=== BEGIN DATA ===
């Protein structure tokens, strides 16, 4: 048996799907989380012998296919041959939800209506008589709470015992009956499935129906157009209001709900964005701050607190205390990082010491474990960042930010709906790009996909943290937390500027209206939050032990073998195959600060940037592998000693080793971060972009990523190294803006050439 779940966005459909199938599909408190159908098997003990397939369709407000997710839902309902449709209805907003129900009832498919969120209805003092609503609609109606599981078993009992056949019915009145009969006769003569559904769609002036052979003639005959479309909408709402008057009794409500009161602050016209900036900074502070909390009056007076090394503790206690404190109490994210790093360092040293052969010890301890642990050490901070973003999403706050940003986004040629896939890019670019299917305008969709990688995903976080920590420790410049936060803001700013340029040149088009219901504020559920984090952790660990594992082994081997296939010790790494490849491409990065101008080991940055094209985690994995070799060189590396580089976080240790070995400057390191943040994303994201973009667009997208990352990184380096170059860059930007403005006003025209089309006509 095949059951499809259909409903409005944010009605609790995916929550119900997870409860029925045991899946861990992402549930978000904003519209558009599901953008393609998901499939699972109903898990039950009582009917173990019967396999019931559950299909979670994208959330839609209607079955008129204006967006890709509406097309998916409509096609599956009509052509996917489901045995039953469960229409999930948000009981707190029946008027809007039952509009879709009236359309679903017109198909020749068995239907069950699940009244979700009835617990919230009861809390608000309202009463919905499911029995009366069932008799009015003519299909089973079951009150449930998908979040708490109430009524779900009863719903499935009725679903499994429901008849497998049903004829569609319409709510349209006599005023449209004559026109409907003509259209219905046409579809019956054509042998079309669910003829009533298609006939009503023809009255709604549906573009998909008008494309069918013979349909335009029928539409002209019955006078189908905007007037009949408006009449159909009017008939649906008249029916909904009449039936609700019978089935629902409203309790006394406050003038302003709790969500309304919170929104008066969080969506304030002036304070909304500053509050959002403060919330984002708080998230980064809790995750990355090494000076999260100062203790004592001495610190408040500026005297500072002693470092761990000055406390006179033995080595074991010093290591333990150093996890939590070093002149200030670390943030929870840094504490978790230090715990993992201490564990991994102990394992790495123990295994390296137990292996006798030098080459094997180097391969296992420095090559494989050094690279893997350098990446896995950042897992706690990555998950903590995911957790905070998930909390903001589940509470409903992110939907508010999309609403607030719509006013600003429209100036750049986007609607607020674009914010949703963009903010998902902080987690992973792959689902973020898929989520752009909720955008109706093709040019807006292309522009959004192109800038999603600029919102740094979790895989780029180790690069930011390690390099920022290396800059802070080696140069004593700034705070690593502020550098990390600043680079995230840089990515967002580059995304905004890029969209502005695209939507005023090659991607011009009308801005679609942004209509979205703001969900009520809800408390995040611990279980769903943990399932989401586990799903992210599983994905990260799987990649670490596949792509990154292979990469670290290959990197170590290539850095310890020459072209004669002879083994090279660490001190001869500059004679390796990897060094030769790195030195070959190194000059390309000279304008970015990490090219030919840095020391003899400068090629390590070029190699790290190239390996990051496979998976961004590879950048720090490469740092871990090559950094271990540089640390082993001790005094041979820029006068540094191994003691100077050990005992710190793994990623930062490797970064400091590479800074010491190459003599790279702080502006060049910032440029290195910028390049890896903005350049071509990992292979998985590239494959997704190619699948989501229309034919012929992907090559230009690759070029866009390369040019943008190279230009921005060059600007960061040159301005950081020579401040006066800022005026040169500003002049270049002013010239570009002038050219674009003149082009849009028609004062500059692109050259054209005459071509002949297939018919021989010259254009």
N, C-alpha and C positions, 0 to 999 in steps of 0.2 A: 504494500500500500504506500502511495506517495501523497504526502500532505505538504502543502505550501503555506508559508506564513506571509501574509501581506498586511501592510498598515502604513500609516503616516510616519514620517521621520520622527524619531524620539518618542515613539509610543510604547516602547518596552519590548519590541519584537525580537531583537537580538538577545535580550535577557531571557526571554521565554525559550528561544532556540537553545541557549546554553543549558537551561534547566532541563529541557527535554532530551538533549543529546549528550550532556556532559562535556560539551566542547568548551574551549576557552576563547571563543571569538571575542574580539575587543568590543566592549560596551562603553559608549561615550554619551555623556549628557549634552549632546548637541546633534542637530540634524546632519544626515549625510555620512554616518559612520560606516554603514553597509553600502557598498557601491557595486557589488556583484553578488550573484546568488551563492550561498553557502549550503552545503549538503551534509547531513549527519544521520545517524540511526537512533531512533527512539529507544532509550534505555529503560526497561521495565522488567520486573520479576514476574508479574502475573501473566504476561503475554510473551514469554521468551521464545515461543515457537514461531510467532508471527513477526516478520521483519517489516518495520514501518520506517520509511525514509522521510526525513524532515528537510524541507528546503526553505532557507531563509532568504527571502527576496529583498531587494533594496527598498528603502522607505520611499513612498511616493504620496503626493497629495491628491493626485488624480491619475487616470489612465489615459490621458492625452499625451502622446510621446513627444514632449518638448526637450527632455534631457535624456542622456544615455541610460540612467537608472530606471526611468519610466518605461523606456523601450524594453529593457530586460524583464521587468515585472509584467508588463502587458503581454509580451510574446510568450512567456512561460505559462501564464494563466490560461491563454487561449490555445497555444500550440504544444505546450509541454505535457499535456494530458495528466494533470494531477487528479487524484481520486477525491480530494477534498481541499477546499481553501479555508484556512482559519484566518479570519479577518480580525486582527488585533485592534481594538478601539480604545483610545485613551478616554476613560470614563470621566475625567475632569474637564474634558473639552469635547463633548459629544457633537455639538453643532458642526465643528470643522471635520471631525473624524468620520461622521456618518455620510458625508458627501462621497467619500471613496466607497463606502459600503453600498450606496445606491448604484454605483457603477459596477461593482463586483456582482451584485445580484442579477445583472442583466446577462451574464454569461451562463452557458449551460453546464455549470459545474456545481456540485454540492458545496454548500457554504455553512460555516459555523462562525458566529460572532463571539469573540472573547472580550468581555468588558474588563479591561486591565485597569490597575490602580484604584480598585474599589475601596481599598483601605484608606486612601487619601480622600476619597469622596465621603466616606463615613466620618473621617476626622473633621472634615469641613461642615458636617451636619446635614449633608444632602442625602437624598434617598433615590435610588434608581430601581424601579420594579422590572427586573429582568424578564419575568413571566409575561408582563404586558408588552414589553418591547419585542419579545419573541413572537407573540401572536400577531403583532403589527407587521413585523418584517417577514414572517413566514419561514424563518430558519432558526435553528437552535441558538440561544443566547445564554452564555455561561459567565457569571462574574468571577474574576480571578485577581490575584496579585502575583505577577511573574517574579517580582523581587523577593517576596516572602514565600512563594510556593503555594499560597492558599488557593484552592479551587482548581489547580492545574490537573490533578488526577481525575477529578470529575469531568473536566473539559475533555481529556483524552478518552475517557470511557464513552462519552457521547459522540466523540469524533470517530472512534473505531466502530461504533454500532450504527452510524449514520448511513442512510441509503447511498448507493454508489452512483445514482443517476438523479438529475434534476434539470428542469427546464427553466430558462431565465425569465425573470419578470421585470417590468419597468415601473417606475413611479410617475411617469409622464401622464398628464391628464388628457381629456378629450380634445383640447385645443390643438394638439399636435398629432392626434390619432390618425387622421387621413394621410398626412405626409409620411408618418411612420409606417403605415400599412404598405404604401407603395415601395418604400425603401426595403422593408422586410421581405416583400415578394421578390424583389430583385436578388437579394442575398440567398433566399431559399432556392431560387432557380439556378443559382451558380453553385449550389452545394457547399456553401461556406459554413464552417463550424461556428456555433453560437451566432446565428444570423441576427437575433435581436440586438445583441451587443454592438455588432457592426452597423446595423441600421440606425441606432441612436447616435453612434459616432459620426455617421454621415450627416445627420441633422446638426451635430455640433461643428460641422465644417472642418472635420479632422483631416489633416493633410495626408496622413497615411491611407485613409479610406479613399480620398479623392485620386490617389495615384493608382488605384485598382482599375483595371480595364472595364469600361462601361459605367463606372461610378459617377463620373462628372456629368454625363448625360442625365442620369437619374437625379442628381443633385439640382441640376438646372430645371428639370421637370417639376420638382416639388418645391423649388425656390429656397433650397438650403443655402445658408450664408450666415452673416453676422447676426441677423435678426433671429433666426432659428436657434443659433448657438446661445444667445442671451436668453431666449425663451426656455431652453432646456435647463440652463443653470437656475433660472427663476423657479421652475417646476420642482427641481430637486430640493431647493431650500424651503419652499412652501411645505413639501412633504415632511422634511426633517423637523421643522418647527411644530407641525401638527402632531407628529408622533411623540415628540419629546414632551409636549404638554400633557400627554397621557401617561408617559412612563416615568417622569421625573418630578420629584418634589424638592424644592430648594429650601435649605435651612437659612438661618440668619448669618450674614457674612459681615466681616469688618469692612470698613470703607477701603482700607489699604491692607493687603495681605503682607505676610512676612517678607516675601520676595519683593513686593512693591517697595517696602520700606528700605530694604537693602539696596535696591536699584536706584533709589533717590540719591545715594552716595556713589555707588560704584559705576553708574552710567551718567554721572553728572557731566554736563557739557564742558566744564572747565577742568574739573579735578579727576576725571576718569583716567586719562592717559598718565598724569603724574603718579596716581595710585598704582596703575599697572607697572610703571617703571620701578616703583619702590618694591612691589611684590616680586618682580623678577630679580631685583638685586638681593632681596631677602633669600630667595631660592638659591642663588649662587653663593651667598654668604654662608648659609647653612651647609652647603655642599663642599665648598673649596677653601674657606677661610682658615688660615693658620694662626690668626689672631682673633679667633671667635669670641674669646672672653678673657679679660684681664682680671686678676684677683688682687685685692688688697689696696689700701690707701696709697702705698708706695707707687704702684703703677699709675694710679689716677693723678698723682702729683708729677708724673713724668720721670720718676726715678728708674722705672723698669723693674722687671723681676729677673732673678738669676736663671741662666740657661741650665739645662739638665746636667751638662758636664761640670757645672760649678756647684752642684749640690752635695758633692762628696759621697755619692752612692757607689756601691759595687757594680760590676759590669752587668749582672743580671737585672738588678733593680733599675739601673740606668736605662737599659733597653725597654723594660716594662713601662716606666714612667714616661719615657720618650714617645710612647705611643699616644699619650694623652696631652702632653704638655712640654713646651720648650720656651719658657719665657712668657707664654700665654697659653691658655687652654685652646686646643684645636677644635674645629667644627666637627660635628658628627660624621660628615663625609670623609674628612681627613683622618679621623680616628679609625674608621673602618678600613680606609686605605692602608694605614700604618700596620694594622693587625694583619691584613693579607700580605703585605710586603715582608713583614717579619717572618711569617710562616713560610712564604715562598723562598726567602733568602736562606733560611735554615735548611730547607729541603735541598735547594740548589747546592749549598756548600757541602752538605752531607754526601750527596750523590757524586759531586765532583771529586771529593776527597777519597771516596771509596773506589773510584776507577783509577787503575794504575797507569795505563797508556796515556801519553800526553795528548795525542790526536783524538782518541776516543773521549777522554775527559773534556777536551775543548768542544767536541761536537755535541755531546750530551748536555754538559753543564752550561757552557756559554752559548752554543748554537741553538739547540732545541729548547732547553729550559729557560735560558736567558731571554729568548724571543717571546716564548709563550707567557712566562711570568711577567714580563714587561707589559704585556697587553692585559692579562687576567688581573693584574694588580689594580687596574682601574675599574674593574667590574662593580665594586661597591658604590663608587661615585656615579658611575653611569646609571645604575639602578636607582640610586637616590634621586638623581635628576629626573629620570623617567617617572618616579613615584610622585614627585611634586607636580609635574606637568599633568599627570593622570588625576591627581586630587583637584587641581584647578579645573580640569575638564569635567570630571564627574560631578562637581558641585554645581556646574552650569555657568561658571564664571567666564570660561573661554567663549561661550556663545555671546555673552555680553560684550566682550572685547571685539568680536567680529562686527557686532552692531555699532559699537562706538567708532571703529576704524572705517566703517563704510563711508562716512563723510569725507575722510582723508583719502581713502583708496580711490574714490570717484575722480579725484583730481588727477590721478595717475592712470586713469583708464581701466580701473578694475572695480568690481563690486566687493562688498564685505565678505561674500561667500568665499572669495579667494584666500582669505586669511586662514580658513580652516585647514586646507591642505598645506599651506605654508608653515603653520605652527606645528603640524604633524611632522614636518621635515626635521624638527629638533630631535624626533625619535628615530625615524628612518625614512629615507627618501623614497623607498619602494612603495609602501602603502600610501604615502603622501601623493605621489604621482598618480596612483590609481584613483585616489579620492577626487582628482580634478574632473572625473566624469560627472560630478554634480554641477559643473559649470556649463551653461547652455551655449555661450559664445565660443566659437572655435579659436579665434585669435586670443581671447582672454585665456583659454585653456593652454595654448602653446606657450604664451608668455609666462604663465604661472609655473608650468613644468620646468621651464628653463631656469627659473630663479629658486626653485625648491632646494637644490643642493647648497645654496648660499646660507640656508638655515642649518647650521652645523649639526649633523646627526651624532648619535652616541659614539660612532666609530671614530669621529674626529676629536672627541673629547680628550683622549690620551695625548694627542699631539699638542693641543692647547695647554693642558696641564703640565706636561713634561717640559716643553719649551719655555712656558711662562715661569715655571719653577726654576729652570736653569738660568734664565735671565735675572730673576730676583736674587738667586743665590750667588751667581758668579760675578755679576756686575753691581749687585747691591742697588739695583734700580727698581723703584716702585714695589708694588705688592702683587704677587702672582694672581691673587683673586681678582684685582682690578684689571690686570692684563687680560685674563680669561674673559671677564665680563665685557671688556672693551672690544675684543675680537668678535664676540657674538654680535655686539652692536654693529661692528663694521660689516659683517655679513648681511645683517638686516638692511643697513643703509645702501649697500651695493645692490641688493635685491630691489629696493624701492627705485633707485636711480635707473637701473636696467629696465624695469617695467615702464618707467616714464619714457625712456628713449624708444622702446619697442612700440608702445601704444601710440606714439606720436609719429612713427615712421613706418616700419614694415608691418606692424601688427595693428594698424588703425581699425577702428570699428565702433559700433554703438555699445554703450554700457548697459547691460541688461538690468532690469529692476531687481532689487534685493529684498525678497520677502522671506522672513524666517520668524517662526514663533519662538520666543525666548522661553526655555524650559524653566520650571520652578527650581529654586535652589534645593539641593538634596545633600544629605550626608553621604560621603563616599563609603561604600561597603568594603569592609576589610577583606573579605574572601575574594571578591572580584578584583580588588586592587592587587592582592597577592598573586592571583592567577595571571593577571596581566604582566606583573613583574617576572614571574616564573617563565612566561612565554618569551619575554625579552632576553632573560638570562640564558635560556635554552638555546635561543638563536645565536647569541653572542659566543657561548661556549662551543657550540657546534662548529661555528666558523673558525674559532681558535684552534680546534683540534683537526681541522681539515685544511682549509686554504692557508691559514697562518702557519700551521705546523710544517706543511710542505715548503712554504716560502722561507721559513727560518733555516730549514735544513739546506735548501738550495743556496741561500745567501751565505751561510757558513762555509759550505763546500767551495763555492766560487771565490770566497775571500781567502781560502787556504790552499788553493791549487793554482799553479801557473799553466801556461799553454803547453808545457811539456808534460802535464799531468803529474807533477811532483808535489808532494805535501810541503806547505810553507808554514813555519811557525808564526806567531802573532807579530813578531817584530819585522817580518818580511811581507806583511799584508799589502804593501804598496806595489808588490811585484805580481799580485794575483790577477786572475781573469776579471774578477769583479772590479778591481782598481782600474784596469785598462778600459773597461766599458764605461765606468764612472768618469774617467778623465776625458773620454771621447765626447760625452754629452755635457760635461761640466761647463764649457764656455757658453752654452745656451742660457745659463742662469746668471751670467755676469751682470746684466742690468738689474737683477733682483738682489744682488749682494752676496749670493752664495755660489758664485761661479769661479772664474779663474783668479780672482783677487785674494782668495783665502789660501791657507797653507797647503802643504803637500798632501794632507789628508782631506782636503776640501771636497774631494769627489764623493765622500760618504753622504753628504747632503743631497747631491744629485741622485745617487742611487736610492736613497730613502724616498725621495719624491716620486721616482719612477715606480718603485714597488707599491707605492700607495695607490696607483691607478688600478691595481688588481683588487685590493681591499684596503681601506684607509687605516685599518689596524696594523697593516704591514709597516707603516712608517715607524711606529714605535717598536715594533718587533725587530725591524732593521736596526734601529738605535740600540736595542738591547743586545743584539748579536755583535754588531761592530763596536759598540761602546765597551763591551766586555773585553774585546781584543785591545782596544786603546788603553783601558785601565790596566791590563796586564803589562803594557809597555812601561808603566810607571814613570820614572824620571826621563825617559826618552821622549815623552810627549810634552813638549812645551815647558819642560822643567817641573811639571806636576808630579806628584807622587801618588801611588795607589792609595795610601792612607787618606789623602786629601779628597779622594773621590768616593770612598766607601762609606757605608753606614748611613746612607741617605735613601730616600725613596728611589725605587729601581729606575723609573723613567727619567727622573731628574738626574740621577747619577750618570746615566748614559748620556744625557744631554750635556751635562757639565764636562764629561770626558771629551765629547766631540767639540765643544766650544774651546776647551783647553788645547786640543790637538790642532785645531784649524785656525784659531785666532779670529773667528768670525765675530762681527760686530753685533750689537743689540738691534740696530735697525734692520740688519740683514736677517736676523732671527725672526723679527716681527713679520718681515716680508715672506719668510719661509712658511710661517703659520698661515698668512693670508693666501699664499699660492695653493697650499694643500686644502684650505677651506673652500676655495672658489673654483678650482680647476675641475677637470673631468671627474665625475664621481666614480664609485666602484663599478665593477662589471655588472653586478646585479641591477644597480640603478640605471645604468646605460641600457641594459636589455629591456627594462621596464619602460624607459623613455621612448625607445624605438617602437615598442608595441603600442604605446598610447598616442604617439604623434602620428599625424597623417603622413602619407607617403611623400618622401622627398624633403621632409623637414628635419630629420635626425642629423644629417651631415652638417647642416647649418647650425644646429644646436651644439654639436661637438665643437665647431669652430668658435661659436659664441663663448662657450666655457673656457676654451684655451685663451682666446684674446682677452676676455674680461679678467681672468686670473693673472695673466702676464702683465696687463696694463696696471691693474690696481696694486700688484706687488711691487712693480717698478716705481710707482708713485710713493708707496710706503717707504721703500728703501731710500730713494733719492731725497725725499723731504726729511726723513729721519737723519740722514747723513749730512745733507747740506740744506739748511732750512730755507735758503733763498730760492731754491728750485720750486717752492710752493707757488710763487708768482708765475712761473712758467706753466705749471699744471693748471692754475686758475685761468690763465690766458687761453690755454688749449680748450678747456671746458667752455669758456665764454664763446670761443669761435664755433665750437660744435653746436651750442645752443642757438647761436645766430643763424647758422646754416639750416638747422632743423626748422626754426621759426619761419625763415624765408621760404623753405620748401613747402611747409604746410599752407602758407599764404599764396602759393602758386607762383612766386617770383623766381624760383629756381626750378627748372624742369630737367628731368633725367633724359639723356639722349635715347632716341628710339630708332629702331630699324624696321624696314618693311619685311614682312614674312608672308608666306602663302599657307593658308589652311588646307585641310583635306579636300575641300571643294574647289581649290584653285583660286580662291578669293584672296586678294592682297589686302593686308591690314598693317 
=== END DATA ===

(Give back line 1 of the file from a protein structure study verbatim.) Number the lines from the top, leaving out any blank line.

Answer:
């Protein structure tokens, strides 16, 4: 048996799907989380012998296919041959939800209506008589709470015992009956499935129906157009209001709900964005701050607190205390990082010491474990960042930010709906790009996909943290937390500027209206939050032990073998195959600060940037592998000693080793971060972009990523190294803006050439 779940966005459909199938599909408190159908098997003990397939369709407000997710839902309902449709209805907003129900009832498919969120209805003092609503609609109606599981078993009992056949019915009145009969006769003569559904769609002036052979003639005959479309909408709402008057009794409500009161602050016209900036900074502070909390009056007076090394503790206690404190109490994210790093360092040293052969010890301890642990050490901070973003999403706050940003986004040629896939890019670019299917305008969709990688995903976080920590420790410049936060803001700013340029040149088009219901504020559920984090952790660990594992082994081997296939010790790494490849491409990065101008080991940055094209985690994995070799060189590396580089976080240790070995400057390191943040994303994201973009667009997208990352990184380096170059860059930007403005006003025209089309006509 095949059951499809259909409903409005944010009605609790995916929550119900997870409860029925045991899946861990992402549930978000904003519209558009599901953008393609998901499939699972109903898990039950009582009917173990019967396999019931559950299909979670994208959330839609209607079955008129204006967006890709509406097309998916409509096609599956009509052509996917489901045995039953469960229409999930948000009981707190029946008027809007039952509009879709009236359309679903017109198909020749068995239907069950699940009244979700009835617990919230009861809390608000309202009463919905499911029995009366069932008799009015003519299909089973079951009150449930998908979040708490109430009524779900009863719903499935009725679903499994429901008849497998049903004829569609319409709510349209006599005023449209004559026109409907003509259209219905046409579809019956054509042998079309669910003829009533298609006939009503023809009255709604549906573009998909008008494309069918013979349909335009029928539409002209019955006078189908905007007037009949408006009449159909009017008939649906008249029916909904009449039936609700019978089935629902409203309790006394406050003038302003709790969500309304919170929104008066969080969506304030002036304070909304500053509050959002403060919330984002708080998230980064809790995750990355090494000076999260100062203790004592001495610190408040500026005297500072002693470092761990000055406390006179033995080595074991010093290591333990150093996890939590070093002149200030670390943030929870840094504490978790230090715990993992201490564990991994102990394992790495123990295994390296137990292996006798030098080459094997180097391969296992420095090559494989050094690279893997350098990446896995950042897992706690990555998950903590995911957790905070998930909390903001589940509470409903992110939907508010999309609403607030719509006013600003429209100036750049986007609607607020674009914010949703963009903010998902902080987690992973792959689902973020898929989520752009909720955008109706093709040019807006292309522009959004192109800038999603600029919102740094979790895989780029180790690069930011390690390099920022290396800059802070080696140069004593700034705070690593502020550098990390600043680079995230840089990515967002580059995304905004890029969209502005695209939507005023090659991607011009009308801005679609942004209509979205703001969900009520809800408390995040611990279980769903943990399932989401586990799903992210599983994905990260799987990649670490596949792509990154292979990469670290290959990197170590290539850095310890020459072209004669002879083994090279660490001190001869500059004679390796990897060094030769790195030195070959190194000059390309000279304008970015990490090219030919840095020391003899400068090629390590070029190699790290190239390996990051496979998976961004590879950048720090490469740092871990090559950094271990540089640390082993001790005094041979820029006068540094191994003691100077050990005992710190793994990623930062490797970064400091590479800074010491190459003599790279702080502006060049910032440029290195910028390049890896903005350049071509990992292979998985590239494959997704190619699948989501229309034919012929992907090559230009690759070029866009390369040019943008190279230009921005060059600007960061040159301005950081020579401040006066800022005026040169500003002049270049002013010239570009002038050219674009003149082009849009028609004062500059692109050259054209005459071509002949297939018919021989010259254009």